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Kids Health: Screen Media Use in Children – Greater Pensacola Parents

Kids Health: Screen Media Use in Children

Growing up, I recall the first video game I ever saw.  It was called Pong, and it was simply two lines on each end of the TV screen and a dot that bounced between them like a ping-pong game.  Back then it was state of the art.  Oh my, how things have changed!

So being part of what I call “one of the first electronics generations,” a sobering thing occurred as my wife and I eventually allowed our young son to watch occasional cartoons or videos when he was around age 3.  As with most parents, we found there were times when it is convenient as a form of entertainment for him, but we tried not to do it often.  Eventually we clearly saw deterioration in his behavior on days he watched anything on a screen. He would argue more, throw more (and more vehement) tantrums, and was more hyper.  It led me to sit down and review the literature out there on the impact of screen media on children and subsequently change our “house rules” about screen time, and I think many parents would benefit from hearing about it, as it may not be something most parents really think of as being a problem.

The primary focus of this article is to help parents be aware of the impacts of screen media on behavior in young children – infants, toddlers, and early school-age kids.  I am not even talking about the *content* of the media, but just the media itself.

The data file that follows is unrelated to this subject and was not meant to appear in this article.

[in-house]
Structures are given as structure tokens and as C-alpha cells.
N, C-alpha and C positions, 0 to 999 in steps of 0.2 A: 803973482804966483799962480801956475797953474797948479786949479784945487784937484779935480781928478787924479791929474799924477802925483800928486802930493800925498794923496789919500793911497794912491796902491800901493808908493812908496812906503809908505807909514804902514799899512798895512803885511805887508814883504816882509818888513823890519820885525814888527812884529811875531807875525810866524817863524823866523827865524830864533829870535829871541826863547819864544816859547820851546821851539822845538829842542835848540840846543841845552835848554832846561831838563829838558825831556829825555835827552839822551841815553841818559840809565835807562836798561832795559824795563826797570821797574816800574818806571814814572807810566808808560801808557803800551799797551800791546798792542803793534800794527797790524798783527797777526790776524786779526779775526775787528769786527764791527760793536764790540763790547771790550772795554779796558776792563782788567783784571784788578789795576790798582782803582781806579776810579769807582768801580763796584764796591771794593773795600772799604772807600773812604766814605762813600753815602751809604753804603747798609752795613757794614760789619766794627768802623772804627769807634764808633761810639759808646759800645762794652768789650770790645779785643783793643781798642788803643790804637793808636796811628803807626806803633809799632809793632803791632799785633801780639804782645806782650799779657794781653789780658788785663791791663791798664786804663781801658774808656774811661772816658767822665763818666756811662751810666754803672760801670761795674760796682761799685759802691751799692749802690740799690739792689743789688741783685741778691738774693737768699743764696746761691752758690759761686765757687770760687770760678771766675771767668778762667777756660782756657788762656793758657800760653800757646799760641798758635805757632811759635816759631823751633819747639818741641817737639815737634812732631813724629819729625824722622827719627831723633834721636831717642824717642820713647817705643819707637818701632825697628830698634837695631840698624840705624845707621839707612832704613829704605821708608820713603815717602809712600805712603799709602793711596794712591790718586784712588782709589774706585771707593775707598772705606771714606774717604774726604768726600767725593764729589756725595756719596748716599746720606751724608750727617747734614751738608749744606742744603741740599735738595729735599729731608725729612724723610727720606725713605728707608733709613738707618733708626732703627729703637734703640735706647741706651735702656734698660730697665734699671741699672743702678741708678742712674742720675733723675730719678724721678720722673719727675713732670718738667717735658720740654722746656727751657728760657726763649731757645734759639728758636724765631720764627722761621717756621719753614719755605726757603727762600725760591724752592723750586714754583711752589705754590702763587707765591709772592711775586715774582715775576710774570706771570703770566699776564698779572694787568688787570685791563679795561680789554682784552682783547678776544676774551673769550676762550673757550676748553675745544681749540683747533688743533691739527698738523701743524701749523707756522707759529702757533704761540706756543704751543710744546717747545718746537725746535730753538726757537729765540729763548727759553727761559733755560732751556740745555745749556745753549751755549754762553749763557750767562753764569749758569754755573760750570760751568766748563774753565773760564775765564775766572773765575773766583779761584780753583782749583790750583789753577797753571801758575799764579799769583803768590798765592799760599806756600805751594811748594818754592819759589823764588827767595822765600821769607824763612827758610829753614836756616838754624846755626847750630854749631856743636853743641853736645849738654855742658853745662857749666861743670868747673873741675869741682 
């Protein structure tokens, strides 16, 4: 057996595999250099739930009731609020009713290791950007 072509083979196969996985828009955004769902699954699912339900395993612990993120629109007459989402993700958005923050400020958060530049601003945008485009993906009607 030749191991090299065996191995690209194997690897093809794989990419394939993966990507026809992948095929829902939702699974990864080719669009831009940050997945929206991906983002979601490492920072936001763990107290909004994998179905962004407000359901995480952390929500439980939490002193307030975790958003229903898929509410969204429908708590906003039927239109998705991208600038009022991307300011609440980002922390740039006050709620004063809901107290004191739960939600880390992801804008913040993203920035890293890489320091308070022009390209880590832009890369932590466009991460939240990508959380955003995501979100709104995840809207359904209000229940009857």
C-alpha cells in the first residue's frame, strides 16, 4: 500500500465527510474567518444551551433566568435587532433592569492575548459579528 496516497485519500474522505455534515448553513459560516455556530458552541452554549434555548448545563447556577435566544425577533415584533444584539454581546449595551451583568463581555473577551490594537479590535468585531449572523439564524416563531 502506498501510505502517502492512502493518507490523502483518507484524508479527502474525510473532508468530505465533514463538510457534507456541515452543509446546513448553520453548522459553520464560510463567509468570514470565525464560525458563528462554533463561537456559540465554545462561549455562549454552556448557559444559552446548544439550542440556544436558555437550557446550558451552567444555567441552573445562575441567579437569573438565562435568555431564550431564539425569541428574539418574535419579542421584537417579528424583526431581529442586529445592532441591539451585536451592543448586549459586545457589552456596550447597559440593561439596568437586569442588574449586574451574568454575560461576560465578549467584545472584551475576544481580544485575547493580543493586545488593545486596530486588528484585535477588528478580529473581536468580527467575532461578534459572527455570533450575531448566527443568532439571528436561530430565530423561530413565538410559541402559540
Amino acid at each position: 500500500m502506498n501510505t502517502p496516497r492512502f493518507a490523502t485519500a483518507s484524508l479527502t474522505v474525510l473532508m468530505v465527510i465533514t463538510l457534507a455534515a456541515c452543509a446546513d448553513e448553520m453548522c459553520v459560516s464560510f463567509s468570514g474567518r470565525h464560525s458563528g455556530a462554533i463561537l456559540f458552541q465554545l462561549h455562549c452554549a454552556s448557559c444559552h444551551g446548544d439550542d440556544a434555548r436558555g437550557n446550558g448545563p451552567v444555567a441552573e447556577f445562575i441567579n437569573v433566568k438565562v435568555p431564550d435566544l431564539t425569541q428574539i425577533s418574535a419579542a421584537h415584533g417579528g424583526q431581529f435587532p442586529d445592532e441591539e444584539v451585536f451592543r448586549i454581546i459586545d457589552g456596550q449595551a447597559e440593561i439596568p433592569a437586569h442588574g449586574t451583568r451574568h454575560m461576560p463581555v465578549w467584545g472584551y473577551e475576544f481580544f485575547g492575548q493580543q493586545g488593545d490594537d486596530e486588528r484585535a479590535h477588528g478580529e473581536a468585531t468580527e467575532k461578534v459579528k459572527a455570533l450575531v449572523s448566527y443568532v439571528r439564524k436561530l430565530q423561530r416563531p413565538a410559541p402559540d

Studies have demonstrated better development of language skills in toddlers who played with blocks and simple toys than those engaged in play with electronics, but the issue I see the most is with behavior and attention problems. This is one of the most important effects electronics have on young children, and one I see regularly in my office as well as in my own home (my son is now five).  Screen time impacts behavior and capacity to pay attention via several mechanisms, and leads to sleep disturbances, attention problems, trouble with emotional control, and even addictive behaviors.

Most of our kids’ brain development occurs before age 4 years, and while the full impact of screen media is not yet known, what we do know tells us the news isn’t all good.  A study in Pediatrics in 2004 showed, among other things, that “hours viewed per day at both ages one and three was associated with attentional problems at age seven.”  That means how much TV they watch before age 3 can impact their brains for years to come!  This is probably why the American Academy of Pediatrics recommends that children under age 2 should not have any screen time at all, and after age 2 the recommendation is to limit it to under 2 hours per day.  Personally, I recommend even less than that, and to avoid it entirely on most days for the younger kids. Our household rule, for example, is that he is not allowed to play video games at all (we just tell him that’s not something he’s old enough for – it’s worked so far), and there is no TV or videos on “school days” (days when he has school the next day), and we limit him to a couple of hours on weekend days.  It has made a difference with his behavior, as it does for most children, and I hope parents will consider this when making decisions about screen time for their young kids.

There is much more to say on the subject for which I don’t have enough space, but I hope this has helped raise awareness about screen media and will help motivate parents to pick and choose carefully how much and how often they let their kids use those screens!